Ivan Klingen

The following article is from The Great Soviet Encyclopedia (1979). It might be outdated or ideologically biased.

Klingen, Ivan Nikolaevich

 

Born 1851; died 1922. Russian agronomist, specialist in subtropical crops.

Klingen graduated from Moscow University and the St. Petersburg Academy of Farming and Forestry (today the K. A. Timiriazev Moscow Academy of Agriculture). In 1892 he became an inspector of Caucasian appanages. He concluded from a survey of the regions under his jurisdiction that tea could be grown in Transcaucasia. In 1895–96 he took part in an expedition to Egypt, India, Ceylon, China, and Japan to study subtropical plants (tea, citrus, bamboo) for possible introduction to Russia. Klingen is also known for his works on grass cultivation and for making clear the importance of clover pollination by bees as a means of increasing clover-seed yield.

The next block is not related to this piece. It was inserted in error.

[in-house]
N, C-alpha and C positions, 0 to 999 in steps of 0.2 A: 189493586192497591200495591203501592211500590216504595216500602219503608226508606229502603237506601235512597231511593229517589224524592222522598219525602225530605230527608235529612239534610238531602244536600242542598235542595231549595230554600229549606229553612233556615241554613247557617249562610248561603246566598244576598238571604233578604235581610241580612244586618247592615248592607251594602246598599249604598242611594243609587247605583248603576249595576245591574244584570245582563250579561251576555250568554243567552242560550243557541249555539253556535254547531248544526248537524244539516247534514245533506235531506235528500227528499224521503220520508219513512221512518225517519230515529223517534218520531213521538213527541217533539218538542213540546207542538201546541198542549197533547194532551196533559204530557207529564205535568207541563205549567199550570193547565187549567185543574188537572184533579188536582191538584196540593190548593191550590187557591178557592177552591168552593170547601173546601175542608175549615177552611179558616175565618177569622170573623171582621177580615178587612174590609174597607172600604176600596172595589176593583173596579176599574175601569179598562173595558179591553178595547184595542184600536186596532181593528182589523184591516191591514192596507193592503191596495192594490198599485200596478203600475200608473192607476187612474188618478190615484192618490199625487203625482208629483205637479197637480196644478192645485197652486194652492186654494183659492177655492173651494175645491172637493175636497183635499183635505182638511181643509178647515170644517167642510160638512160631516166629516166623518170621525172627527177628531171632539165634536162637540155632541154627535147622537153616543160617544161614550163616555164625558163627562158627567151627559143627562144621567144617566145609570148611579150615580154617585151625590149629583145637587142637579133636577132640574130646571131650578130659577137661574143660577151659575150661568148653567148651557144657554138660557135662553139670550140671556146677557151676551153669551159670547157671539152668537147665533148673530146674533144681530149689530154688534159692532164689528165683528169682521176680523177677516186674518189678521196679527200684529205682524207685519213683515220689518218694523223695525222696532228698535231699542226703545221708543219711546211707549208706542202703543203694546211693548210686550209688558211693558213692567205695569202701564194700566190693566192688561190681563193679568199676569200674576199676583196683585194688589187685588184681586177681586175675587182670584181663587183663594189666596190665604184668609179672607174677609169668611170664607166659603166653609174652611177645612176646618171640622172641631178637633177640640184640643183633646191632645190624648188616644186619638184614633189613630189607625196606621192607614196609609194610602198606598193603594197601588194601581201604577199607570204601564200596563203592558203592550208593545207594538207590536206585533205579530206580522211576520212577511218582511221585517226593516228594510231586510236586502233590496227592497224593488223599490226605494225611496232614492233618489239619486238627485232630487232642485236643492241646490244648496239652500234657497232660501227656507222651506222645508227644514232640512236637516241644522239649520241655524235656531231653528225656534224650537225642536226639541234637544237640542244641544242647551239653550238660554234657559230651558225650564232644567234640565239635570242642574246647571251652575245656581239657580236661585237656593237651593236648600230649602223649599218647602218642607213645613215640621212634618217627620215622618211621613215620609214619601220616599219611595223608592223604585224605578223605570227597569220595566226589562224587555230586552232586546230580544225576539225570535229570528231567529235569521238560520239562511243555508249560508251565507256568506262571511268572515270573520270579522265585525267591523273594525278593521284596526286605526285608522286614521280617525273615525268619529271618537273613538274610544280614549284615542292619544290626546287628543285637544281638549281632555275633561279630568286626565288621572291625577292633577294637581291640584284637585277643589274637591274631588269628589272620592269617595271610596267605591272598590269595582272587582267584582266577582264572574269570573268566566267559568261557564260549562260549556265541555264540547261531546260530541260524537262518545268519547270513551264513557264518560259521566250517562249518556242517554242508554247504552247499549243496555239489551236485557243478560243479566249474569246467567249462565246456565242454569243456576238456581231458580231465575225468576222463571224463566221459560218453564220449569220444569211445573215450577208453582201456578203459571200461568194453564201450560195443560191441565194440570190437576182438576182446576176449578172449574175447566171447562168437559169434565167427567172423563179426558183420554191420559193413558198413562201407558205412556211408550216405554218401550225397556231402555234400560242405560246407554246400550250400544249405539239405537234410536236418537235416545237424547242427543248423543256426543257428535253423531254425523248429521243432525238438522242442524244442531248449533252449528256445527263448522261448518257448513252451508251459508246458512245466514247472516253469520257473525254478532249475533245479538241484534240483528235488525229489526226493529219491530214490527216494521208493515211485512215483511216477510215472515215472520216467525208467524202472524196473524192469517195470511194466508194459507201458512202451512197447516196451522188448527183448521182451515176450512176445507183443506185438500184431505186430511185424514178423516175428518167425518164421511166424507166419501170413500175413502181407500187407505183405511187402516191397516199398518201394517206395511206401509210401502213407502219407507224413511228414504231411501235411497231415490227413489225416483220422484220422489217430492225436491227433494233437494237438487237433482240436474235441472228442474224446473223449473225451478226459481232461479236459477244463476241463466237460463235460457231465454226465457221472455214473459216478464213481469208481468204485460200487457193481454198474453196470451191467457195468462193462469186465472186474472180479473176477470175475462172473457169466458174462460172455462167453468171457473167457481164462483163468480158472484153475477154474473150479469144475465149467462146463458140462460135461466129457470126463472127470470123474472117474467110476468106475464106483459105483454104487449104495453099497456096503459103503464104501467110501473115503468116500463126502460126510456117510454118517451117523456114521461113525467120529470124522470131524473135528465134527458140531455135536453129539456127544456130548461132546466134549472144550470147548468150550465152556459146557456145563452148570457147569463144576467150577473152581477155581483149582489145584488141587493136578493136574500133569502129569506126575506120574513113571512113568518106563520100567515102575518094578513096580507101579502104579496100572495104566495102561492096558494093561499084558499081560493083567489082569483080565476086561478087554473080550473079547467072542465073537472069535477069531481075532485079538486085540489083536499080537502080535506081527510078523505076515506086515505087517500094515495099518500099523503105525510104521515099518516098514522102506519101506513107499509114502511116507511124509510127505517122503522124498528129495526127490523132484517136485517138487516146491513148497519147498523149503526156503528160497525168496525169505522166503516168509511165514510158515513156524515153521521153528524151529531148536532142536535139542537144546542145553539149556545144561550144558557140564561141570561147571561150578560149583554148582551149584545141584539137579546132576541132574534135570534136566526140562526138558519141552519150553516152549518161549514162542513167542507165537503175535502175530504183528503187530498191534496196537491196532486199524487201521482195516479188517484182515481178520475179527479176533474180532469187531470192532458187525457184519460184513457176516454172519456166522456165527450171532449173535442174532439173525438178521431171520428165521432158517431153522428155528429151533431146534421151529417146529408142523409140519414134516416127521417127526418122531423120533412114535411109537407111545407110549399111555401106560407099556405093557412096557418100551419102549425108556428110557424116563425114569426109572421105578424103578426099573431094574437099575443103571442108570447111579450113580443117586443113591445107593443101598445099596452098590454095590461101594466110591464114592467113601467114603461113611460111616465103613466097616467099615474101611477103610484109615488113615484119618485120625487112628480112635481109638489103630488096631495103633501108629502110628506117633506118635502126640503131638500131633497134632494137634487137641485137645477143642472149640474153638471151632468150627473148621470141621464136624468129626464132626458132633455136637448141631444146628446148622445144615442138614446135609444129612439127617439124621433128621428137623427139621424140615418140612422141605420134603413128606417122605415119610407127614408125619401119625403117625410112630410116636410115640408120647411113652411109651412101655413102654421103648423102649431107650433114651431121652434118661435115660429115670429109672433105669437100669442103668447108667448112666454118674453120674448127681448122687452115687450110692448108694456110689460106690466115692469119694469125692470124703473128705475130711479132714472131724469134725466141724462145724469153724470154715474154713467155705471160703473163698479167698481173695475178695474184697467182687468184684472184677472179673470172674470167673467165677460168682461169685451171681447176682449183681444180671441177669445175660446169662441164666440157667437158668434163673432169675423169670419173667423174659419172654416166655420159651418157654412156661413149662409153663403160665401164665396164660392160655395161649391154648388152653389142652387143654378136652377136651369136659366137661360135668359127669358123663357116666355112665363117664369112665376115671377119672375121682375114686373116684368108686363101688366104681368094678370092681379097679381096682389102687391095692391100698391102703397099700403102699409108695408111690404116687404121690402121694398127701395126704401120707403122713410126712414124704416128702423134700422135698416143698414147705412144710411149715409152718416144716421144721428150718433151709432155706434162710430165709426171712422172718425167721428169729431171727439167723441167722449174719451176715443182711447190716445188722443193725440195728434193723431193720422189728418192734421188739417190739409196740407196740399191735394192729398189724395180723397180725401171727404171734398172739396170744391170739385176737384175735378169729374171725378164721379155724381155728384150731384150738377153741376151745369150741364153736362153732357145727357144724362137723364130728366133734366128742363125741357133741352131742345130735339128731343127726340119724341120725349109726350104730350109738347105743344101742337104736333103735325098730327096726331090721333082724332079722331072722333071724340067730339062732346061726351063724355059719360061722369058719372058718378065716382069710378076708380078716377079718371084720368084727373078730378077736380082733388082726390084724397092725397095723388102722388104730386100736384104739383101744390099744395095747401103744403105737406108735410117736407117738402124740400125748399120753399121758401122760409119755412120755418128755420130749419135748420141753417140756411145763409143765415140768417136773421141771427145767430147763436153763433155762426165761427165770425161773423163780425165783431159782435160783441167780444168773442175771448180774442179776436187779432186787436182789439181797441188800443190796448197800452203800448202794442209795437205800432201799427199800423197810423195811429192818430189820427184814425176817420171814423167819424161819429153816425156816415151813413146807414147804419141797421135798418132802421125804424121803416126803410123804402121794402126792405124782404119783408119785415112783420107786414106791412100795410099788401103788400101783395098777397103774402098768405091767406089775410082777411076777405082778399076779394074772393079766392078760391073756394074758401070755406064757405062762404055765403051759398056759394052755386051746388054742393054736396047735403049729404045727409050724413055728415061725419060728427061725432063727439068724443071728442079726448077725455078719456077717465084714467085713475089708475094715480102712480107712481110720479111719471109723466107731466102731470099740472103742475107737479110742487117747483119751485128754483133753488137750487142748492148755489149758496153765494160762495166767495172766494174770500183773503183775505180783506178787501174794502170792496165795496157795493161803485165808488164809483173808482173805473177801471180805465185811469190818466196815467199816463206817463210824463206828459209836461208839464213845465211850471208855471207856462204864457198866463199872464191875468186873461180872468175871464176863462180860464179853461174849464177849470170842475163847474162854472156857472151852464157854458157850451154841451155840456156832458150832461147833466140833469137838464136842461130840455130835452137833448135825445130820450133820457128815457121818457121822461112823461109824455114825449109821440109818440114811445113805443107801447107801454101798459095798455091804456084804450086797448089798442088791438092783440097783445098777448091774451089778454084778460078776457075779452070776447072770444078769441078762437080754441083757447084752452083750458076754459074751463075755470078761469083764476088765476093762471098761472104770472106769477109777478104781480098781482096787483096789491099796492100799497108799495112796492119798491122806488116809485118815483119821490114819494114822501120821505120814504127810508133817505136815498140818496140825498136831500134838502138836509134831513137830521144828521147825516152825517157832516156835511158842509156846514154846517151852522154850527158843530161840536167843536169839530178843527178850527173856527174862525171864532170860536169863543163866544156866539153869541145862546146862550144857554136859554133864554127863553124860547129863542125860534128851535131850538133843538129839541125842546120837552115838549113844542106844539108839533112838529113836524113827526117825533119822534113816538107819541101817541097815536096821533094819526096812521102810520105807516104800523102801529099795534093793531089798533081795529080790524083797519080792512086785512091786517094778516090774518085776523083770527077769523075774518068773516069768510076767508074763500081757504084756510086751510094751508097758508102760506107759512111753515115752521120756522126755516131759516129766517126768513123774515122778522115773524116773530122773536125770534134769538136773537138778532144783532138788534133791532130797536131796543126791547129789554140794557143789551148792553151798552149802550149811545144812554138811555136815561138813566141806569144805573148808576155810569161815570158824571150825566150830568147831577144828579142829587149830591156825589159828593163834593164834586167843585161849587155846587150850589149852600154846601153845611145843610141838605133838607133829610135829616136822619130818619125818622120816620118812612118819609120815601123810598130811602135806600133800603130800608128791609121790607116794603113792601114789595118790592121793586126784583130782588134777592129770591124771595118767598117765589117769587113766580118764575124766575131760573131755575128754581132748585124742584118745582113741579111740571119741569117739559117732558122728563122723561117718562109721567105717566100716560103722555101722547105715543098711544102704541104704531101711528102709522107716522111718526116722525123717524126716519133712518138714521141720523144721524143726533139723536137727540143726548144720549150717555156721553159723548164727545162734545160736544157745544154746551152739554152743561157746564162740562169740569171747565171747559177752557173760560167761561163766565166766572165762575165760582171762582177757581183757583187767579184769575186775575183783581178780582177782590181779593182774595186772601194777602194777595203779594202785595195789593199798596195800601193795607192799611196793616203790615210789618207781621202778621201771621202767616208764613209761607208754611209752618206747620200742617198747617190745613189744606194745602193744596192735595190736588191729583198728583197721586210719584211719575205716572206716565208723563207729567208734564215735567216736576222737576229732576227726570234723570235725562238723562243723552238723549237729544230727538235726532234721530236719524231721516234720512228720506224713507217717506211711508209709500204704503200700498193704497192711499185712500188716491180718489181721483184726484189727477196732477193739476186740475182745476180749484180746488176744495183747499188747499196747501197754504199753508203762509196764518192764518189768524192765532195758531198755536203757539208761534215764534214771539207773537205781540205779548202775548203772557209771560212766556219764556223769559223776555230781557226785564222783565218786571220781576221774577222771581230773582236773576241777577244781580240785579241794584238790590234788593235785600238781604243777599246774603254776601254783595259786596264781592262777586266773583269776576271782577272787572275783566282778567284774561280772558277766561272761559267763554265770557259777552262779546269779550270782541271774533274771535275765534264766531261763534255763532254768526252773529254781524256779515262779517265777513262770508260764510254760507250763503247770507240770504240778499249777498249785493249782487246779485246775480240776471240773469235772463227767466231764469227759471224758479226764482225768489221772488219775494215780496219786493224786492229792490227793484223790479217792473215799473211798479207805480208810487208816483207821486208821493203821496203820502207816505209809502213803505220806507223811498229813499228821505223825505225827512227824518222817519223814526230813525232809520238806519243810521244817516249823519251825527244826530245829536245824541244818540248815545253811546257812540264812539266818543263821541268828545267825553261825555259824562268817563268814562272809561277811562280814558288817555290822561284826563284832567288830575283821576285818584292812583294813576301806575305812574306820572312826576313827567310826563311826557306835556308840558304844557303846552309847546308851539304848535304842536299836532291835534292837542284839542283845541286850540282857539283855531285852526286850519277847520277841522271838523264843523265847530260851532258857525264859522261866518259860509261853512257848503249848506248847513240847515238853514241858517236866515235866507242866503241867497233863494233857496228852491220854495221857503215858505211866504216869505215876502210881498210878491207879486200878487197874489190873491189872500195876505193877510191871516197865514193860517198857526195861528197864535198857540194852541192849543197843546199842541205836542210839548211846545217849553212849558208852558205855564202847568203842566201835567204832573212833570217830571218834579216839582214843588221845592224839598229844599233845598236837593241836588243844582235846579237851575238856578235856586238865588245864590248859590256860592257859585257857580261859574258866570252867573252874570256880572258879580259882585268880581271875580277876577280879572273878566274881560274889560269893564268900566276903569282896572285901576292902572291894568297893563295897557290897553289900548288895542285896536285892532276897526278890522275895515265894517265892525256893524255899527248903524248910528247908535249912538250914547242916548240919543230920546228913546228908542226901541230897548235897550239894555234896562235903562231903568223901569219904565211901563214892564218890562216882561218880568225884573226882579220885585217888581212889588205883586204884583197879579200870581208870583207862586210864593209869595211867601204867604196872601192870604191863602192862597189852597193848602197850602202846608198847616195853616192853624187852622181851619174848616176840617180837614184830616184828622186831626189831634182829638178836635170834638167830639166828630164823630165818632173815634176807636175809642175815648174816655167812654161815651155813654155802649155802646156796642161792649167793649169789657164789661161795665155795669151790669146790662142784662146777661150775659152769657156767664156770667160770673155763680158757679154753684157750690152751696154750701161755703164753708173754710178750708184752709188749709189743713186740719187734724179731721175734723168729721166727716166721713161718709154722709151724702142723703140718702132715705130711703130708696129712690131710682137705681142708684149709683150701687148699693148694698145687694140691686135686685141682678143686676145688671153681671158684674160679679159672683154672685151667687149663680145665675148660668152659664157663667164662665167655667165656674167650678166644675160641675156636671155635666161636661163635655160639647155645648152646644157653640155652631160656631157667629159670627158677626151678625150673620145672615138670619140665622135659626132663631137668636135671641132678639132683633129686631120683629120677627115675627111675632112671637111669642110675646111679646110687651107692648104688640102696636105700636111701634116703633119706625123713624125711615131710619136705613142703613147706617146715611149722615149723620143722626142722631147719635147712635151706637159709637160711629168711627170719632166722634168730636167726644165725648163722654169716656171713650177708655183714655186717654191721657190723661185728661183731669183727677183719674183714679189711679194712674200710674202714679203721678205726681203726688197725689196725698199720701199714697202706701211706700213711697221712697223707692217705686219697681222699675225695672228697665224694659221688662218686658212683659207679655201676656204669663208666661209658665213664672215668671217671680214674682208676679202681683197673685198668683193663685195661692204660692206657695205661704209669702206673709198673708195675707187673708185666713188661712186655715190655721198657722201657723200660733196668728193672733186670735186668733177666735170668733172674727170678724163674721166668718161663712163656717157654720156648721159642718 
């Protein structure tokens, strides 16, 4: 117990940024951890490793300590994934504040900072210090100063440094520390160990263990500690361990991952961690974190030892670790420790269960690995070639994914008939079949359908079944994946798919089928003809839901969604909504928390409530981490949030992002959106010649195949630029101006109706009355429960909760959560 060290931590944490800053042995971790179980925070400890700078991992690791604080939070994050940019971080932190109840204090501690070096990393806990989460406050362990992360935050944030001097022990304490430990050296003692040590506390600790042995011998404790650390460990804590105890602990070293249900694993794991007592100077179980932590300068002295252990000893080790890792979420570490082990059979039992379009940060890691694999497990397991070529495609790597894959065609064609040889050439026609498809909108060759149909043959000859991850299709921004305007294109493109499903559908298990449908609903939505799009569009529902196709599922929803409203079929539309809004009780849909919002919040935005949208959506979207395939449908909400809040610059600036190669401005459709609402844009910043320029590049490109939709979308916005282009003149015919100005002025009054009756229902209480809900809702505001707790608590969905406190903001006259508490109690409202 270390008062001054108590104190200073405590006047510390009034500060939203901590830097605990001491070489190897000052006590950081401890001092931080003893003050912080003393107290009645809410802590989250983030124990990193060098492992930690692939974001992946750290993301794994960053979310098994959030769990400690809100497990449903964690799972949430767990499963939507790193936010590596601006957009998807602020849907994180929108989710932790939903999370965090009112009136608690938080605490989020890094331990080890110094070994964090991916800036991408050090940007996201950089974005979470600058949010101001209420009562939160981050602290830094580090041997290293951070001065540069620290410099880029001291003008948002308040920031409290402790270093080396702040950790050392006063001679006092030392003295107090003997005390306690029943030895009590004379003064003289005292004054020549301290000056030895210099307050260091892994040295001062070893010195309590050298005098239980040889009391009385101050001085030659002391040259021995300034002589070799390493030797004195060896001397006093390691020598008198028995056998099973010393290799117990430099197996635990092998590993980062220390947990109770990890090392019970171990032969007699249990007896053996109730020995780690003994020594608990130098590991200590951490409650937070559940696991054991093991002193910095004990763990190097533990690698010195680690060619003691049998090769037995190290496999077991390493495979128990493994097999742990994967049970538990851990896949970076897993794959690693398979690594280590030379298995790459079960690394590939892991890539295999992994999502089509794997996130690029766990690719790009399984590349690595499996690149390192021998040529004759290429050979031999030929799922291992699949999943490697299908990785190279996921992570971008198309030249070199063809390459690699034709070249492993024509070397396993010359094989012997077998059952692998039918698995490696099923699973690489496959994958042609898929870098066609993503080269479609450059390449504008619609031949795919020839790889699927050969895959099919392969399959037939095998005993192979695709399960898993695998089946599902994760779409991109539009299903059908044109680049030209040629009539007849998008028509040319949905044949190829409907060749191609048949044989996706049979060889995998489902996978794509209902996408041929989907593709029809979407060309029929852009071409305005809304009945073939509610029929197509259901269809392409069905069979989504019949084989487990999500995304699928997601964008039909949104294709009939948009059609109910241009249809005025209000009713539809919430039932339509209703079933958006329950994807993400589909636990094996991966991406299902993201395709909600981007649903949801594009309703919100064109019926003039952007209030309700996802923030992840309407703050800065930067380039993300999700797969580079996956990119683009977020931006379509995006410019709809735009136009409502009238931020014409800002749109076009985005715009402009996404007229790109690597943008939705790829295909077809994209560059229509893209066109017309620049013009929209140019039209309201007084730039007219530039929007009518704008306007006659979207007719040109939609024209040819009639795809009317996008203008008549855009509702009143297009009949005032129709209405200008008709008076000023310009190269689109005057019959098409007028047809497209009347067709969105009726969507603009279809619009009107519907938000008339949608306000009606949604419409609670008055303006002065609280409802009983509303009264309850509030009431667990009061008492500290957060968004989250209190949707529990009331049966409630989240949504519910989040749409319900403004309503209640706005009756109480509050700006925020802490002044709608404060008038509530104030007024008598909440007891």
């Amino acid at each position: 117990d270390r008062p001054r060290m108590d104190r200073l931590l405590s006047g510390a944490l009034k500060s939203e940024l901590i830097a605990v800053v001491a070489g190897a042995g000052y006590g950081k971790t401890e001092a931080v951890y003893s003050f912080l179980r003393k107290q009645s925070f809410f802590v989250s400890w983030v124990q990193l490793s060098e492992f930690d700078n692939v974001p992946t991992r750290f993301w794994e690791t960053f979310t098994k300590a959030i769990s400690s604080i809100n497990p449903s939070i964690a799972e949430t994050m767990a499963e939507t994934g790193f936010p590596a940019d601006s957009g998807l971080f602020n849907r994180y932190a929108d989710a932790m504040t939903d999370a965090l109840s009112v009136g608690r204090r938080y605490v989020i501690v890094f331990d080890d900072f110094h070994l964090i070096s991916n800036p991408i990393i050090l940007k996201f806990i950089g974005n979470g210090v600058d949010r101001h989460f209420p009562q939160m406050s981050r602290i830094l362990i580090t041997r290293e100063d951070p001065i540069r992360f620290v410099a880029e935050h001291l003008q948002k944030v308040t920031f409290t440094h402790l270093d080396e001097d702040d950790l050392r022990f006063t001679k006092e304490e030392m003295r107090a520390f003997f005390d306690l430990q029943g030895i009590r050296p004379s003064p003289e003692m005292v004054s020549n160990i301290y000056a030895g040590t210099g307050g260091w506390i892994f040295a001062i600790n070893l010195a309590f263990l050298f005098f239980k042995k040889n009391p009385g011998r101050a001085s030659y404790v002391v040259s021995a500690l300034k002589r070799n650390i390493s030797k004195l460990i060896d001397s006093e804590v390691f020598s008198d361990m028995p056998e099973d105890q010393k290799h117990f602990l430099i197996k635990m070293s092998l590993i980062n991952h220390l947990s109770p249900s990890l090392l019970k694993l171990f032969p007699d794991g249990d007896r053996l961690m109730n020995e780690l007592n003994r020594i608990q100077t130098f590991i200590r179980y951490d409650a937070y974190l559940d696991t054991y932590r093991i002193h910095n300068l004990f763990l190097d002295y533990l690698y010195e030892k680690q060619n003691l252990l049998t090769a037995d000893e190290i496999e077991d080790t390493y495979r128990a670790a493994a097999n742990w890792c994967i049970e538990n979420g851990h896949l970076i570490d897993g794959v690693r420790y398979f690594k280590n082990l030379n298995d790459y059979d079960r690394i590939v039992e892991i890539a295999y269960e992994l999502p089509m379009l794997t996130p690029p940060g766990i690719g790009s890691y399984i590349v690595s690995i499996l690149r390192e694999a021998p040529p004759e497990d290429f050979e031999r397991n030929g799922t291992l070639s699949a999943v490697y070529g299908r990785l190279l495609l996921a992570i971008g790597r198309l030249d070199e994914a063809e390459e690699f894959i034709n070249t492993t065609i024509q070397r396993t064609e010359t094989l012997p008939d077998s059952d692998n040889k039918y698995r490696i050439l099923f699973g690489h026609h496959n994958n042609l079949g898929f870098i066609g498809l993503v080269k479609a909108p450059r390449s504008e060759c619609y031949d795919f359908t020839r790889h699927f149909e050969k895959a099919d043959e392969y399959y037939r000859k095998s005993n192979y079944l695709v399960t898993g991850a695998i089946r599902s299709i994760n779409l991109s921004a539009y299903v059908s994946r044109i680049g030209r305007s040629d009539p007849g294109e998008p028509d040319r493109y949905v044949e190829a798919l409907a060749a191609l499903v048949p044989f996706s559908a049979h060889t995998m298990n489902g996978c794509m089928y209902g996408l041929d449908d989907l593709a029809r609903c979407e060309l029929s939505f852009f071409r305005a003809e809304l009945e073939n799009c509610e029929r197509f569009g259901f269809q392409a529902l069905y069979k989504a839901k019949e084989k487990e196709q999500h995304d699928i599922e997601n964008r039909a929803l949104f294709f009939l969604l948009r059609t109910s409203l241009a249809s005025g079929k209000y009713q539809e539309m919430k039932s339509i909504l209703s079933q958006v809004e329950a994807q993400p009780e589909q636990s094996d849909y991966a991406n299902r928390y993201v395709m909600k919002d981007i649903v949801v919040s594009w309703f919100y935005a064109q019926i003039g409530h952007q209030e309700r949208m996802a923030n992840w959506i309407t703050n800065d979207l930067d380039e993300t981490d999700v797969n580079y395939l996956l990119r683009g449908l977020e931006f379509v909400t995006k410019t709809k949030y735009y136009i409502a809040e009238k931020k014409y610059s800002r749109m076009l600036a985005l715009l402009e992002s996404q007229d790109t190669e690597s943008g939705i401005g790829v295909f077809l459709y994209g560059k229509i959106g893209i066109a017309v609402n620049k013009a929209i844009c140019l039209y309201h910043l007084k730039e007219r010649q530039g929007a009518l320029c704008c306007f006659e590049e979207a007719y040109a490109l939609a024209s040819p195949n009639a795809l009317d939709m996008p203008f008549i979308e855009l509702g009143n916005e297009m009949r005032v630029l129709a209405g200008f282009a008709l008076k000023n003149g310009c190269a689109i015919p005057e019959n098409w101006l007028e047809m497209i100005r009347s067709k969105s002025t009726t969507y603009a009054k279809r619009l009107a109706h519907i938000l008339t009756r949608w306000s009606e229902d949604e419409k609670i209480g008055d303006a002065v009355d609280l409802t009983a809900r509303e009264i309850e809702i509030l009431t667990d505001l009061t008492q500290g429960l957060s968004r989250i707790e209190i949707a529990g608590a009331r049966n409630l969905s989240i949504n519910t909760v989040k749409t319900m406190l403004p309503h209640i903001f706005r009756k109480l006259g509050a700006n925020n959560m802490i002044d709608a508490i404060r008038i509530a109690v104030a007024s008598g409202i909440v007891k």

WORKS

Koster bezostyi, 2nd ed. St. Petersburg, 1914.
Kormovye rasteniia i pol’za ot nikh, 2nd ed., parts 1–3. St. Petersburg, 1909–11.

REFERENCE

Lastovka, E., and V. Bylov. “Ivan Nikolaevich Klingen.” Sovetskaia agronomiia, 1949, no. 6.
The Great Soviet Encyclopedia, 3rd Edition (1970-1979). © 2010 The Gale Group, Inc. All rights reserved.